Billy Wilder’s Sunset Boulevard (1950) is probably the most movie-besotted movie of all time. Start with the premise. Gloria Swanson, a silent-film star whose career was derailed by the talkies, is Norma Desmond, a silent-film star whose career was ended by the talkies. Her card-game buddies are played by Buster Keaton, Anna Q. Nilsson, and H.B. Warner, all silent-screen stars of yore. Her butler-chauffeur, Max, turns out to be a once-acclaimed silent-film director and Norma’s ex-husband. He’s creepily–and brilliantly–played by Erich von Stroheim, a once-acclaimed silent-film director who’d been reduced to playing character parts, mostly Nazis in World War II-pictures. One of the few Hollywood folk who successfully made the silent-to-talkie transition was director Cecil B. DeMille. Surprise! He turns up as himself. We see him on the set of Samson and Delilah, which was released in 1949. According to IMDB, “Set elements and costumes from … Samson and Delilah were pulled out of storage, and cast members from that film re-hired, to re-create his filming.”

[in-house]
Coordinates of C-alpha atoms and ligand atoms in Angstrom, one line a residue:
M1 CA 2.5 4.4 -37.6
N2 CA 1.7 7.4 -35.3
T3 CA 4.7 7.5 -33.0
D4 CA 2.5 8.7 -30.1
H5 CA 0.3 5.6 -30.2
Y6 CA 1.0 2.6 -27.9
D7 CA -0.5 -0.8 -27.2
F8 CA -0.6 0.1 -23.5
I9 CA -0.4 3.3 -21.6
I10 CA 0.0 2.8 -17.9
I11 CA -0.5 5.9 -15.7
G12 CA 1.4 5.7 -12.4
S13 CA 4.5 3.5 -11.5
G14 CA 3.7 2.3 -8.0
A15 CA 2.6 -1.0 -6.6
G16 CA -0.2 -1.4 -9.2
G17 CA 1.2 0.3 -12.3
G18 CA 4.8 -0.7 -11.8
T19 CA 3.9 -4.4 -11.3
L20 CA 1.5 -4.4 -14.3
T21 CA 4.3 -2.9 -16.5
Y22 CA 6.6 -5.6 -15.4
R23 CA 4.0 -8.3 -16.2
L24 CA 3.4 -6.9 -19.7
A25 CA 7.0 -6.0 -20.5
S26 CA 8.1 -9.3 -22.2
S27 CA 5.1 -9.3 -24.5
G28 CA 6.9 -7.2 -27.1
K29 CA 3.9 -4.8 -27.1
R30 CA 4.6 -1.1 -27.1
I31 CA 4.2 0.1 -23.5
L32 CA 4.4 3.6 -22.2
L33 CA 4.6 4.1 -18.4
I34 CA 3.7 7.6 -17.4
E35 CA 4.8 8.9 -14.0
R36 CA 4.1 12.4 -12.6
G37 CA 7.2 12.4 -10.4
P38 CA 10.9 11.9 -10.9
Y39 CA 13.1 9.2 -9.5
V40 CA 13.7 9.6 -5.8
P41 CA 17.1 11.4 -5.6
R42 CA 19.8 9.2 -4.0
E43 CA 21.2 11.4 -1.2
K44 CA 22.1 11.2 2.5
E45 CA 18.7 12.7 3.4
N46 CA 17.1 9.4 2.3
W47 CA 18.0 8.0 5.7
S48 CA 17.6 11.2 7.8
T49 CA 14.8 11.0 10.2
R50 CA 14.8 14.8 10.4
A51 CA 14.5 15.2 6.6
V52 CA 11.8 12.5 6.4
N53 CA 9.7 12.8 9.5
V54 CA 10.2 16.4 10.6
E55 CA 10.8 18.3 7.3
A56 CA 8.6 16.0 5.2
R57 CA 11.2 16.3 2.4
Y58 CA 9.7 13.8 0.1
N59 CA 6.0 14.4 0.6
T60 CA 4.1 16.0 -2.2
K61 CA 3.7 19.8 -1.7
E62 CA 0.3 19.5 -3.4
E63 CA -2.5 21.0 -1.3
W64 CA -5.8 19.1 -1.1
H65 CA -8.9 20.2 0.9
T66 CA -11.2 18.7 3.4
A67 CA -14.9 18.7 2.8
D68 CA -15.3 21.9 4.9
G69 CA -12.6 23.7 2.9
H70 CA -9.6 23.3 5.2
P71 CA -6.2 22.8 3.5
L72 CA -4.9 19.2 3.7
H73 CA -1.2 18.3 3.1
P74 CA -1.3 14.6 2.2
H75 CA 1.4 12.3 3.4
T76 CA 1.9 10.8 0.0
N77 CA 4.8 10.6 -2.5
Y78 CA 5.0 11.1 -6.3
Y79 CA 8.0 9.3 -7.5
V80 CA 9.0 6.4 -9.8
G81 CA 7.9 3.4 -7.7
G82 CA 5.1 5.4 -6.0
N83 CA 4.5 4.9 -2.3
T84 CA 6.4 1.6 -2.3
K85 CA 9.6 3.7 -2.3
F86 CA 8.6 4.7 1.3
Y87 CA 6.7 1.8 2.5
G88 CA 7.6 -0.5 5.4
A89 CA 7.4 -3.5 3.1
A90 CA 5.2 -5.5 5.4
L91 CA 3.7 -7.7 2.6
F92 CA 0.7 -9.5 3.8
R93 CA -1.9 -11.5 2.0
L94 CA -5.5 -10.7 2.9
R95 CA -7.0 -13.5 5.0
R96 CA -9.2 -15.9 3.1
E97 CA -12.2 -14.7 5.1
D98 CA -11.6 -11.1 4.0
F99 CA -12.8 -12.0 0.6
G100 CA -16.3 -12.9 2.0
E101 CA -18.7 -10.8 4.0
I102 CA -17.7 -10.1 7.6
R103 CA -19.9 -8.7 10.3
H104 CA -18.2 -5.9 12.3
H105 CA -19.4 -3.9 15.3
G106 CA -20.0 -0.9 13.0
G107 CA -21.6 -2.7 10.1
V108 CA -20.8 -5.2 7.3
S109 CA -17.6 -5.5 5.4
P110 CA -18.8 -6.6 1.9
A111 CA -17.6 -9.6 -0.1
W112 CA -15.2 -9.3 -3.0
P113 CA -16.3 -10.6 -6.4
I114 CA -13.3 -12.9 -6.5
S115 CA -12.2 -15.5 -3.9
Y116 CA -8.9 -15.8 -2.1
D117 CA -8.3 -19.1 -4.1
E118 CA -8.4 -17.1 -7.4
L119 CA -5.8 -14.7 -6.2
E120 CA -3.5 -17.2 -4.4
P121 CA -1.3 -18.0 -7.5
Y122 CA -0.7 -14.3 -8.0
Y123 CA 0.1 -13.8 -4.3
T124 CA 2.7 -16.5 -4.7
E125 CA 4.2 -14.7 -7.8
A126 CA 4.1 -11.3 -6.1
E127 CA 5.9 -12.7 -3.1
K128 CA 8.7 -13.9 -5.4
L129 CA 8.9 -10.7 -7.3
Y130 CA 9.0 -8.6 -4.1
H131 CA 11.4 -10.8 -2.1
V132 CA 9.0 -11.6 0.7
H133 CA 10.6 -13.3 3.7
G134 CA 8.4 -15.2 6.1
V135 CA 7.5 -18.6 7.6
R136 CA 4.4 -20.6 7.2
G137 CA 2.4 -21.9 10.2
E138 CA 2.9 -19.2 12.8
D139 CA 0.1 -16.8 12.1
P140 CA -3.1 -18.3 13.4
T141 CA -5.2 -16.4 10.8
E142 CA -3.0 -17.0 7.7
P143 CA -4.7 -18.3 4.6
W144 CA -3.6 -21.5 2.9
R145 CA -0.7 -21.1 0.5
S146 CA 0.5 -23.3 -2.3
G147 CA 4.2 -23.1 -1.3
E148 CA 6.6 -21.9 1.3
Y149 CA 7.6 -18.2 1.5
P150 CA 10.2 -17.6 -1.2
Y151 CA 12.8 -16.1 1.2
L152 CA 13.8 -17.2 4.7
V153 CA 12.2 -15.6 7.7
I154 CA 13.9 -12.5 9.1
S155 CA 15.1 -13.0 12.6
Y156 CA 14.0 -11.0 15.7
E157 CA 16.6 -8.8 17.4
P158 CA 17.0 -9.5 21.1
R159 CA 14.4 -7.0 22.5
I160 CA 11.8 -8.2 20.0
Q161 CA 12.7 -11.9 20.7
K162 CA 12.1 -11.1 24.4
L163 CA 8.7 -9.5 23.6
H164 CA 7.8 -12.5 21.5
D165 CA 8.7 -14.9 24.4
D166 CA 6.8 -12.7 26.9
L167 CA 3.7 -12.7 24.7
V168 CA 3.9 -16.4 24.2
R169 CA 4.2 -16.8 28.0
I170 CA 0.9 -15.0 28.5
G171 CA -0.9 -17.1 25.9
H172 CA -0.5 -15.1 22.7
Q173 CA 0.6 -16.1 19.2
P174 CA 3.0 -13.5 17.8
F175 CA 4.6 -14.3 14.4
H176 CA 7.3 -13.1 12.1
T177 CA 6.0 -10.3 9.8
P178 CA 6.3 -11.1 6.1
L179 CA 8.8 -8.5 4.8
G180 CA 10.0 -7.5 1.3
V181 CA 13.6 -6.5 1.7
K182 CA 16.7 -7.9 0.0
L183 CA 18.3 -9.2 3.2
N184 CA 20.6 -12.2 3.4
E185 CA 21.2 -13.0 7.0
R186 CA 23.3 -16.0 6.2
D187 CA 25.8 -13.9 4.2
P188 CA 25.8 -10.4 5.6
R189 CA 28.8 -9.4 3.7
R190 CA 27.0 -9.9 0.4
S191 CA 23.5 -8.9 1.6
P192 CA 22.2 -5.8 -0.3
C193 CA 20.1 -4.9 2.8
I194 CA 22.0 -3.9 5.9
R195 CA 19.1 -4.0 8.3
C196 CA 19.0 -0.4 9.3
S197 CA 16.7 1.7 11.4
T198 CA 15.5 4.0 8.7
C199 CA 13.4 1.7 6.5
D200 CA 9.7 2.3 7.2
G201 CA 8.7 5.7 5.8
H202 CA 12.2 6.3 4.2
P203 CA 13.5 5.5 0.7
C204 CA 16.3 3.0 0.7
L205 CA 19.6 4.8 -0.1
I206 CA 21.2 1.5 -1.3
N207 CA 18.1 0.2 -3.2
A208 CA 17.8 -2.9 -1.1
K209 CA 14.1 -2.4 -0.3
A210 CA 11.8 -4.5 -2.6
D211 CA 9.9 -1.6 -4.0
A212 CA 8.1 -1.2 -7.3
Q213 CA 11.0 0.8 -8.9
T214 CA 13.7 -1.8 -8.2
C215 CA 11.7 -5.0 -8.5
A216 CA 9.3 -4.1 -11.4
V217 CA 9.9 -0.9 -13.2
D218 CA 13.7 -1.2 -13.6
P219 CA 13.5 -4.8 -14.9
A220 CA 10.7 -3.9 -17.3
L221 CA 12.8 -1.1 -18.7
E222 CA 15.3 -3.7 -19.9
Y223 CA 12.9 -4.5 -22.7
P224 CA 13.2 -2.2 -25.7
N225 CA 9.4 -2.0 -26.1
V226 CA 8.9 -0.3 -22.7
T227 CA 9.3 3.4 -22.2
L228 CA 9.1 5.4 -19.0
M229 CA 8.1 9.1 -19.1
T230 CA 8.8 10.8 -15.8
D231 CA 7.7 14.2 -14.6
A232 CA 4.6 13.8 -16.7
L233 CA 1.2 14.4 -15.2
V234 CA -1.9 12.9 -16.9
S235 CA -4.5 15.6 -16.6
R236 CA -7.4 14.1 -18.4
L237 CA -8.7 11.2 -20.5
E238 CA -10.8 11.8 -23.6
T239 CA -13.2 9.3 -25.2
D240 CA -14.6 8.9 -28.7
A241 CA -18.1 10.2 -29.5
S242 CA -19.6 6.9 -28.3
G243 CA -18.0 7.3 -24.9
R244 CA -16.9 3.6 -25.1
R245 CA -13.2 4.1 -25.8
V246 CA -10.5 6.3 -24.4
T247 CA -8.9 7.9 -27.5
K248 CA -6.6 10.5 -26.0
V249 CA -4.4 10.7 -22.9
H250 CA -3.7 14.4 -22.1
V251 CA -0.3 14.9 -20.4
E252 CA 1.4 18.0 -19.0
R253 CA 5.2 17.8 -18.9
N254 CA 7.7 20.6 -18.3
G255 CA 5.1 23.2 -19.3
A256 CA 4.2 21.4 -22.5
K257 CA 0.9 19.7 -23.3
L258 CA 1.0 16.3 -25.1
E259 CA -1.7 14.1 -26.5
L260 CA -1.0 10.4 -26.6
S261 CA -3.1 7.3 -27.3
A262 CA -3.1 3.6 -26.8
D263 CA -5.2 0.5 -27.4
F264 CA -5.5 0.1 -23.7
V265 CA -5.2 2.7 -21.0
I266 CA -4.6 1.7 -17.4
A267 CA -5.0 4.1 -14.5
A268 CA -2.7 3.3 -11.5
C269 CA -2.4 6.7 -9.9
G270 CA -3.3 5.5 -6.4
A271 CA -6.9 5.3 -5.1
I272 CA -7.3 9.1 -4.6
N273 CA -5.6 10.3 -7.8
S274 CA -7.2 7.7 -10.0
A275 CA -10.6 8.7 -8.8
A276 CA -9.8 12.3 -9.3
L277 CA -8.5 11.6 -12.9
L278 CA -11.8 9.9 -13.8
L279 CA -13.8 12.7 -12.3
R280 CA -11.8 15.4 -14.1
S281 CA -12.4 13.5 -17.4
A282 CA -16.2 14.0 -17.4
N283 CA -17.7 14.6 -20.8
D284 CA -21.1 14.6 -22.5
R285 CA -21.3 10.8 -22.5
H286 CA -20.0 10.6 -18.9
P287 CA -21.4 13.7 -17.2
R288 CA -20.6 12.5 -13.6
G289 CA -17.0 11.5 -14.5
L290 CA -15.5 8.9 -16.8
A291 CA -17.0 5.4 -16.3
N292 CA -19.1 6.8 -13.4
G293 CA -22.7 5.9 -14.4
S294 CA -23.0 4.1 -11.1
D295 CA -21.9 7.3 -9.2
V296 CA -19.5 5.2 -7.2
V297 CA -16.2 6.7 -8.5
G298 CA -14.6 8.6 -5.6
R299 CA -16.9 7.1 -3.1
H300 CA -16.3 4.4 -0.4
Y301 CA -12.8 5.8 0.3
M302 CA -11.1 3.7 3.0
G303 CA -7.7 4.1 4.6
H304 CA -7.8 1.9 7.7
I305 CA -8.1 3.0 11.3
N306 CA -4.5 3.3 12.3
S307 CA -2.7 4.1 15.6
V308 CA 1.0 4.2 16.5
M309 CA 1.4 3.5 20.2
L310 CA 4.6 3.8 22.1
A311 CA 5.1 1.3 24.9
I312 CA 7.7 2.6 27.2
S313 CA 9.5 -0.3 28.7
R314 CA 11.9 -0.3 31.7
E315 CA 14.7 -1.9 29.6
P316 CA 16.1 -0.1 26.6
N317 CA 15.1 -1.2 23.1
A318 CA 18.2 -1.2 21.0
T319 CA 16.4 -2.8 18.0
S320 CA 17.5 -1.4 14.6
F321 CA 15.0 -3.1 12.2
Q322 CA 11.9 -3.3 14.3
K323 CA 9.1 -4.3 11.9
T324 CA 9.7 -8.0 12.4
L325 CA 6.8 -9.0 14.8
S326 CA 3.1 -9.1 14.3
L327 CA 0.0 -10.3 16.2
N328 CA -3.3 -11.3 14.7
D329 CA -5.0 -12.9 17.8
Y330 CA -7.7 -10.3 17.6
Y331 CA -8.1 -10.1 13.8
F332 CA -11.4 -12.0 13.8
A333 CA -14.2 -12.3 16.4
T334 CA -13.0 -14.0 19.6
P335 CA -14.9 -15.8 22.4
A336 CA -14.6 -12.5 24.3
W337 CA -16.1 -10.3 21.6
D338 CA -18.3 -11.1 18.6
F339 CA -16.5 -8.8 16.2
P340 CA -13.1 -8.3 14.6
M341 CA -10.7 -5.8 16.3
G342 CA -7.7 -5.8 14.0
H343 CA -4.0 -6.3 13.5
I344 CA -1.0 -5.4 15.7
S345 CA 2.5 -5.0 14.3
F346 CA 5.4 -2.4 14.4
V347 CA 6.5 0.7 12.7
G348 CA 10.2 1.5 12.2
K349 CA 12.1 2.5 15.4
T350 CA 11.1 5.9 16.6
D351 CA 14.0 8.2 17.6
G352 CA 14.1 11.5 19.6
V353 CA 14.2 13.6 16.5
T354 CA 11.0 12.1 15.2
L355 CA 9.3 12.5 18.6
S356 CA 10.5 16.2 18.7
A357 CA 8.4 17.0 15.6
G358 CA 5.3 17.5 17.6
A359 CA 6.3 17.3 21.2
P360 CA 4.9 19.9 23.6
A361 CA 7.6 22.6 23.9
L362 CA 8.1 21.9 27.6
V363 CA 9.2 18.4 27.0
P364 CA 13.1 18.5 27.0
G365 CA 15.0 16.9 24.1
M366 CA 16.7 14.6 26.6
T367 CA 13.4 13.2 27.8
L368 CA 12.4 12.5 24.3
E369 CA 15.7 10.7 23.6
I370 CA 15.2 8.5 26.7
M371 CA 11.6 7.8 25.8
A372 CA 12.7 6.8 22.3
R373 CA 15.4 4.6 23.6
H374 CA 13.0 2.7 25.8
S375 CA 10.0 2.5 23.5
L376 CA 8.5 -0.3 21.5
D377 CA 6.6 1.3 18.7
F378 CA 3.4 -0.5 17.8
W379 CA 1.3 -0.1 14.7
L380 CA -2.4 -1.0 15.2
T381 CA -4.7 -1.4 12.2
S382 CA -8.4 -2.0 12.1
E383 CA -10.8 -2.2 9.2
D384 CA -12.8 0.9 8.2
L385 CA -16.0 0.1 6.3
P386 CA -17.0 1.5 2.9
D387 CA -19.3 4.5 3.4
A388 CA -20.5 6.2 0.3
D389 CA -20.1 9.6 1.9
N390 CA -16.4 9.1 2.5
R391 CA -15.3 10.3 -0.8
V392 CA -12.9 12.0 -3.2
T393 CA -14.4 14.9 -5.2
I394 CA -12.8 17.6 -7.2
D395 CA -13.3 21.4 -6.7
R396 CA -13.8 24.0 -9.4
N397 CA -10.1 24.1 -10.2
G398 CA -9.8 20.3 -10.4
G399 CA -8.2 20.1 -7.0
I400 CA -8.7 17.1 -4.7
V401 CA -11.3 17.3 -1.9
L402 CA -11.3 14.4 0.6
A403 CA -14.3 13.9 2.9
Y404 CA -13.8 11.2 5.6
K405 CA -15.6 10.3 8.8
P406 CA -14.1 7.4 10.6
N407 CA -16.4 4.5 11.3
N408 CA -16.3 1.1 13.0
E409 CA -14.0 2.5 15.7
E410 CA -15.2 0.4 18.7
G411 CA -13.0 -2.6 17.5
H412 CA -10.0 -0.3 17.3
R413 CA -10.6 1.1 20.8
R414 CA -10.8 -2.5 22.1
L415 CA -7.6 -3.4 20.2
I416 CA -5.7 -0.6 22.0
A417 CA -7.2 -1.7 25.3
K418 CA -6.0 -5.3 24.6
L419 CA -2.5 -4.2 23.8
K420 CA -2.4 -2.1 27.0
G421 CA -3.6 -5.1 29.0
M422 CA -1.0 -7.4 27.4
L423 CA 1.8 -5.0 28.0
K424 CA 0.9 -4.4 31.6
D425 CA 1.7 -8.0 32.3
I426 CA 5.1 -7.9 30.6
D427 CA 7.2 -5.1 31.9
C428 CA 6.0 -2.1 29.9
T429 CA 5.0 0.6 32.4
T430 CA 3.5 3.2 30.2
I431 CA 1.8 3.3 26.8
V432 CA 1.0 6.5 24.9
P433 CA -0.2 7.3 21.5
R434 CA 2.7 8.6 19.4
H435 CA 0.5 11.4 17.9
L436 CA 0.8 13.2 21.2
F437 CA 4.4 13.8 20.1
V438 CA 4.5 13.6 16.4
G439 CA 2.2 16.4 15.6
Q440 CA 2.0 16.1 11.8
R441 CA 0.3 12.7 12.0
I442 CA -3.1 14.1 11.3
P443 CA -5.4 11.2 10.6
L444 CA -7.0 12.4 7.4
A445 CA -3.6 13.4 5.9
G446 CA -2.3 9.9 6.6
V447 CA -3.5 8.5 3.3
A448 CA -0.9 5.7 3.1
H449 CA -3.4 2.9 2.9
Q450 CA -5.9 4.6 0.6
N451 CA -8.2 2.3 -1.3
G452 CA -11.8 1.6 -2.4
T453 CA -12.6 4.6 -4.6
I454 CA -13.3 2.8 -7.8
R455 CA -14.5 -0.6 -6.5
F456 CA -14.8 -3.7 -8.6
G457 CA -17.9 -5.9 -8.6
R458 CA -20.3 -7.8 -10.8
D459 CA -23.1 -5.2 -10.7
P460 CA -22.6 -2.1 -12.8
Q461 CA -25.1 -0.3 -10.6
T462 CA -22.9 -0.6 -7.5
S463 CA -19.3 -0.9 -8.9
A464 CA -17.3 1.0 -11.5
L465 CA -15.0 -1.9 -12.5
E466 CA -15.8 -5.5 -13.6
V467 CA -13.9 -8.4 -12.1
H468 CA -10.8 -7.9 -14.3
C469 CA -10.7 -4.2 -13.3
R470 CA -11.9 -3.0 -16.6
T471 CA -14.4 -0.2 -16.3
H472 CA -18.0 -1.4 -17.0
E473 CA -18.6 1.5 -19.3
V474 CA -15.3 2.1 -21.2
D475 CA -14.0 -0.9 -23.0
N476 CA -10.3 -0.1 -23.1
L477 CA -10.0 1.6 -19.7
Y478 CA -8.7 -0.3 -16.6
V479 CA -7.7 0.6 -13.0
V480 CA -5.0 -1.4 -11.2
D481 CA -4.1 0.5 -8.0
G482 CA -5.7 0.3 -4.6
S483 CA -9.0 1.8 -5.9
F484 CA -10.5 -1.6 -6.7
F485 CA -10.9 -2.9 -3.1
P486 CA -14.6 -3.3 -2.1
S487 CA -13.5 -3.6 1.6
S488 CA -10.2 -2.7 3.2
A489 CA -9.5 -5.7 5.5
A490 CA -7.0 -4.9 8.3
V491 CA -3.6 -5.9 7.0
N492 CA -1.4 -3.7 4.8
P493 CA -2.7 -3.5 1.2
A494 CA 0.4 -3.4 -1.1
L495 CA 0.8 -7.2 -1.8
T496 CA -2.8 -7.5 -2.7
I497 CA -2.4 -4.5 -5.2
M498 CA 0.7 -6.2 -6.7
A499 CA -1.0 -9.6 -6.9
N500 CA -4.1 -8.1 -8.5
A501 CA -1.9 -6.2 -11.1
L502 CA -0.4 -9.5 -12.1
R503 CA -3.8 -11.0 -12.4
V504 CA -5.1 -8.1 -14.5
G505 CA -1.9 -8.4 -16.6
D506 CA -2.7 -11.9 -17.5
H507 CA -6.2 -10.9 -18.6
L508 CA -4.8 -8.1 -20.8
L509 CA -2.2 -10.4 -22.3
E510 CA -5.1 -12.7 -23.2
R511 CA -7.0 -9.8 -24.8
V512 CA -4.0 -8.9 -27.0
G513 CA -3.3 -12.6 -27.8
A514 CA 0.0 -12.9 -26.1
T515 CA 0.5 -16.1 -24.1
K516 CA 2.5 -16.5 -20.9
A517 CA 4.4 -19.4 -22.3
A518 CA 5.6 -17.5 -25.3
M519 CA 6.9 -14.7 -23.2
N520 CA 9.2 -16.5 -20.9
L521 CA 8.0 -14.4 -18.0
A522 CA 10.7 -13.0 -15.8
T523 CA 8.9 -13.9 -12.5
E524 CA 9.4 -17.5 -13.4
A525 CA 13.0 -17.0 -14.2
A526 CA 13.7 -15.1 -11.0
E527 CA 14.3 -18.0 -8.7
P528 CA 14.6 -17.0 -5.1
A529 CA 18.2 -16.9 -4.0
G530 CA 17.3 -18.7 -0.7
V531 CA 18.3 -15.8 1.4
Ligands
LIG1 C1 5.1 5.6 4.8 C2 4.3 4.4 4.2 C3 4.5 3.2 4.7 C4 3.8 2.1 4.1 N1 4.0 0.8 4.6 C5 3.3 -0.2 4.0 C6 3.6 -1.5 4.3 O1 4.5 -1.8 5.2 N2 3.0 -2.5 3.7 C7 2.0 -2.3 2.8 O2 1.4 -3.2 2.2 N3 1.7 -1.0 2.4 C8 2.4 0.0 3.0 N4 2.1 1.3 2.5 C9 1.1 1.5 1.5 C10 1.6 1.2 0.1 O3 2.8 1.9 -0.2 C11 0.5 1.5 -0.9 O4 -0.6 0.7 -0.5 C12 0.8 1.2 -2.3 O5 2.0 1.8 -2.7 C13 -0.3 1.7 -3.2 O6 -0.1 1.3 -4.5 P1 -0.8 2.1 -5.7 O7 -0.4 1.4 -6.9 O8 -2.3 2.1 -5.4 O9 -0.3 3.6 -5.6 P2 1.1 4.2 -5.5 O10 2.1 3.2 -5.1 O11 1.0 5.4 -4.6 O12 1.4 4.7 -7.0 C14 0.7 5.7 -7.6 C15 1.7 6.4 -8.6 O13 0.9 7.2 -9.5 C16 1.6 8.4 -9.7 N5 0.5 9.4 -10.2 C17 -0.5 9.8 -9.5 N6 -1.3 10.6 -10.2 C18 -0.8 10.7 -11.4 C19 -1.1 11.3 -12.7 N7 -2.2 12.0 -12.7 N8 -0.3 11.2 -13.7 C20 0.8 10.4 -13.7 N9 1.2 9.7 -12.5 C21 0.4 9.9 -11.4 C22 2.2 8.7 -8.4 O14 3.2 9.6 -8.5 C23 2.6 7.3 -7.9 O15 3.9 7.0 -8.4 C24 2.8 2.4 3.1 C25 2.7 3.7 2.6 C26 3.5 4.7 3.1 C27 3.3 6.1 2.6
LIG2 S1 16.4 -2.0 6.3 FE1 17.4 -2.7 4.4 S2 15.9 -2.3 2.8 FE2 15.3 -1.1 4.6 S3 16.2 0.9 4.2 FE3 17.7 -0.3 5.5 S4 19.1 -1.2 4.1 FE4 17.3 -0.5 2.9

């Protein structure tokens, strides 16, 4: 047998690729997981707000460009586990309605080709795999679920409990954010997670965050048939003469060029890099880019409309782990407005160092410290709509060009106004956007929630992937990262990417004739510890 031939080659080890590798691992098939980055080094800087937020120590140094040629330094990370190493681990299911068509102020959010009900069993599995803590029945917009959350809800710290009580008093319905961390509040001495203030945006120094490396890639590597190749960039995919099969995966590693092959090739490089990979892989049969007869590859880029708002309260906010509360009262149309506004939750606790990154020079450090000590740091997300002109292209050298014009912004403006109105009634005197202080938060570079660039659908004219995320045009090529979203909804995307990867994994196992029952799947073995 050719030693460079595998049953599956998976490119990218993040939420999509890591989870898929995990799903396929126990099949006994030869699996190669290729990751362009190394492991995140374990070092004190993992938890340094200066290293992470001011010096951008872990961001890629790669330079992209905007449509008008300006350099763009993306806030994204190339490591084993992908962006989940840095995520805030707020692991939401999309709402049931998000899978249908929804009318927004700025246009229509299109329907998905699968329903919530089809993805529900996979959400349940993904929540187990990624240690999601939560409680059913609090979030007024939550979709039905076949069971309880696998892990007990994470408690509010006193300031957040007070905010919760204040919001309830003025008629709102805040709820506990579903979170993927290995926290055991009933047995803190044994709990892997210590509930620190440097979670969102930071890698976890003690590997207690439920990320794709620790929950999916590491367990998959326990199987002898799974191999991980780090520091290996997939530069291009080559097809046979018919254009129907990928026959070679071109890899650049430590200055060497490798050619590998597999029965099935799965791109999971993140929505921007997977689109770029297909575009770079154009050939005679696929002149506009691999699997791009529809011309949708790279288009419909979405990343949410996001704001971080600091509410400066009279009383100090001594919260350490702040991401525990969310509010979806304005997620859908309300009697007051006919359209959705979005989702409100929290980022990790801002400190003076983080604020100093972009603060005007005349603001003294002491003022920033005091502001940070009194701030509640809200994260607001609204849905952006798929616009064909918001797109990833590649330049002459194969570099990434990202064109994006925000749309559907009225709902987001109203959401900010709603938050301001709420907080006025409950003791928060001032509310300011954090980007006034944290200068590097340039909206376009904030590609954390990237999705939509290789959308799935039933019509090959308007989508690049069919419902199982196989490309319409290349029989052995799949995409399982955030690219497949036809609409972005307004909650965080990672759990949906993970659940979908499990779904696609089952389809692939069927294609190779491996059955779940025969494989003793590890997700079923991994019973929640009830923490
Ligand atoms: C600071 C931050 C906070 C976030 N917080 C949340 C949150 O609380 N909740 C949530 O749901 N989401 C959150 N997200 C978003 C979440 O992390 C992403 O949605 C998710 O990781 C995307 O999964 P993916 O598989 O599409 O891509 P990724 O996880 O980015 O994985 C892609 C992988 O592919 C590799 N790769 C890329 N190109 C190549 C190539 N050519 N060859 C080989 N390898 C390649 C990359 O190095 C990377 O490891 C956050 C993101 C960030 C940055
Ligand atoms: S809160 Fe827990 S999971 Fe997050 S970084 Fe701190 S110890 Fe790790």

The most meta scene comes shortly after screenwriter Joe Gillis (William Holden) takes up residence in Norma’s decrepit mansion, where he serves as a combination amanuensis/boy toy. He tells us (there’s voice-over narration by Joe throughout) that Norma throws regular movie nights, just for the two of them; Max is projectionist. The repertoire, of course, is her own films. We see a bit from one of them, a scene where the young Norma’s face is illuminated by candles.
The clip is from Queen Kelly, a 1929 film that, more than any other single factor, derailed the careers of Swanson (the star) and von Stroheim, the director. At least he was the director until producer Joseph Kennnedy (Swanson’s lover and JFK’s father) fired him because the scenes he’d produced were too explicit and dark. Because von Stroheim retained the rights for what he’d shot, the film had never seen in the United States–until Sunset Boulevard.
The film, of course, is silent. As Norma tells Joe, “We didn’t need dialogue. We had faces.”
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